Merton and Thich Nhat Hanh met briefly at the Gethsemani Trappist monastery in Kentucky in 1966, and though they admired each other, they had no further significant contact. King (emeritus, philosophy and religion, Millsaps Coll.) is interested in exploring the convergence of their viewpoints, which he sees as having caused a significant impact on current thinking regarding spirituality and social action. For those unfamiliar with the life histories of Merton or Thich Nhat Hanh, this book offers a reasonable and succinct outline. Similarly, those unfamiliar with the ideas these men expressed, particularly during the tumultuous era of the Vietnam War and the Cold War, will find an accessible summary here. King's somewhat thin presentation, however, suffers from a certain amount of repetition and lack of focus, and the full import of his intriguing premise is never fully realized. Both Merton's and Thich Nhat Hanh's ideas are better conveyed through their own voluminous writings. King's contribution to the current interest in interfaith dialog and spiritually centered social action makes up somewhat for these deficiencies, but only collections with a demonstrated interest in these two men will have a clear need for this title. Mark Woodhouse, Elmira Coll. Lib, NY
Copyright 2001 Reed Business Information, Inc.
"This is the story, told with enthusiasm and vision, of the deep spiritual kinship between Thomas Merton, a Trappist monk from the West, and Thich Nhat Hanh, a Buddhist monk from the East. Threading its way through this story is yet another: the moving account of how Robert King, brought up in the Social Gospel tradition of American Protestantism, finds in the writings of these two monks the spiritual roots of his activist quest for the kingdom of God on earth. What makes the story so compelling is King's dawning realization that he has discovered something he had been looking for all his life without knowing it. More than that, King sees in these two monks a rich paradigm for the kind of interreligious dialogue so desperately needed in a globalized world."-William H. Shannon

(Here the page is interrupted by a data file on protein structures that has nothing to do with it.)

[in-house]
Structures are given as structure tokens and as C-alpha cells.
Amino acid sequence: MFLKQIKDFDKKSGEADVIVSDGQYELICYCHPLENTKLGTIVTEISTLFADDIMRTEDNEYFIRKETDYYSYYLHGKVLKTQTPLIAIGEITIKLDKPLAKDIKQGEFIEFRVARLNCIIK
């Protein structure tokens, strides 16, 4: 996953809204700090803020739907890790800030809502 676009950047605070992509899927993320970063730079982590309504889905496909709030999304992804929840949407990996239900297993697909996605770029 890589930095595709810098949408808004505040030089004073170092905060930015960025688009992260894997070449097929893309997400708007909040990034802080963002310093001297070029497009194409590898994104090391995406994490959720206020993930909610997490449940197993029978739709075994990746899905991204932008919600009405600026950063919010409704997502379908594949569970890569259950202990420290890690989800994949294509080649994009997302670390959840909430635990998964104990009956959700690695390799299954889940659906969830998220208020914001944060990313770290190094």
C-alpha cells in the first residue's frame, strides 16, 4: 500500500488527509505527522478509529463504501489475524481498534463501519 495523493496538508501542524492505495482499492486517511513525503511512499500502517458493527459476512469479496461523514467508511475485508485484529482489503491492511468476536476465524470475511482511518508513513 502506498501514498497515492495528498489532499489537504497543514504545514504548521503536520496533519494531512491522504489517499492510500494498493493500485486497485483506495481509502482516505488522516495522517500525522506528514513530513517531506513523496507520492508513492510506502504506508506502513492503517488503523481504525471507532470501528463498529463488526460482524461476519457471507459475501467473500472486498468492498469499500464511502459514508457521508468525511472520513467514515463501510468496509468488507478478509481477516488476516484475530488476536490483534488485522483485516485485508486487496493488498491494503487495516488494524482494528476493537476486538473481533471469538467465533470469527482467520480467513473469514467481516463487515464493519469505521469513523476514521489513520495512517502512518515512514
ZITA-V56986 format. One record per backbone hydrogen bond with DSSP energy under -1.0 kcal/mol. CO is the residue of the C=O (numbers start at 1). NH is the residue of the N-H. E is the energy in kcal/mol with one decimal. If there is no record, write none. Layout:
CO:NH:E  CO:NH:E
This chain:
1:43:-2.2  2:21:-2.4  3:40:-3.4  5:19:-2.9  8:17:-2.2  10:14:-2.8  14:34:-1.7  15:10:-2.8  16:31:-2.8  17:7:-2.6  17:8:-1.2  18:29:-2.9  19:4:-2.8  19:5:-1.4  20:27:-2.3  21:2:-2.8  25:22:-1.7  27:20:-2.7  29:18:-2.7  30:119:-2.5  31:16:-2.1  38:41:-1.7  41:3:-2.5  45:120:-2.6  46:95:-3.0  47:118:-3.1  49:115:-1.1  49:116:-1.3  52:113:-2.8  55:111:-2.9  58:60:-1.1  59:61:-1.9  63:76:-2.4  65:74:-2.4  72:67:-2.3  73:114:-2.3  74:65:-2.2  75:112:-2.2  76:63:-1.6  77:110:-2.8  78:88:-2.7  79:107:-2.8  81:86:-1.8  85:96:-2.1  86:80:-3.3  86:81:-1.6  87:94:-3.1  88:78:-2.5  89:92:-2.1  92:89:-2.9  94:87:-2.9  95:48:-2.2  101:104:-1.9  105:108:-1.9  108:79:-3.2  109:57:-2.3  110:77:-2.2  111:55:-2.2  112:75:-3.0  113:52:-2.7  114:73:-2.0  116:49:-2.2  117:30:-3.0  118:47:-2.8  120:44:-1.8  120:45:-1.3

"King sees in Merton and Thich Nhat Hanh 'a new kind of spirituality that I believe may be the best hope for religious renewal in our day.' With great enthusiasm the author summarizes the unique aspects of their writings. We affirm the author's salute to Merton and Thich Nhat Hanh as global heroes who have bequeathed to us the lineaments of a slowly burgeoning engaged spirituality and interfaith dialogue movement."
—Frederic and Mary Ann Brussat, Spirituality and Health, December 2001
"A timely in-depth look at how Merton and Hahn succesfully integrated their spiritual and political lives. King uses his considerable analytical and research abilities to create a work that is comprehensive and insightful as well as personal and global in its conclusions. King is a good storyteller but more importantly he deeply understands the historical significance of both Merton and Nahn."
—Springs Magazine, January 2002
"Not a dry, academic thesis, this book is something of a conversion story. This book is the fruit of King's spiritual journey."
—Ecumenism, December 2001
"King writes well and his personal approach is evident throughout the book."—Bonnie Thurston, The Merton Seasonal, Winter 2001
"King's books serves as a fine introduction to the life and thought of these well-known monks. More important, however, it should be read for its central thesis, a thesis that must be taken seriously and may be crucial for the continued relevancy of religion in today's world. Contemplation must not remain the preserve of a few marginal monastics! I liked much about this book."—Richard J. Hauser, America, May 20, 2002
"Recommended for general readers and lower- and upper-division undergraduate and graduate students."
—W C. Buchanan, Choice, June 2002
"The special merit [of the book] is that these two persons represent a new expression … that reflects our age. Each has become emblematic of the ecumenical breadth of this quest for engaged contemplation."
—Catholic Library World, December 2002
"Robert King, a retired professor of philosophy and religion, uses the meeting of these two contemplatives as a pretext to chronicle their two paths and use them as exemplars of how much contemplative insight has to offer to the world outside the monastery walls." -Barry Boyce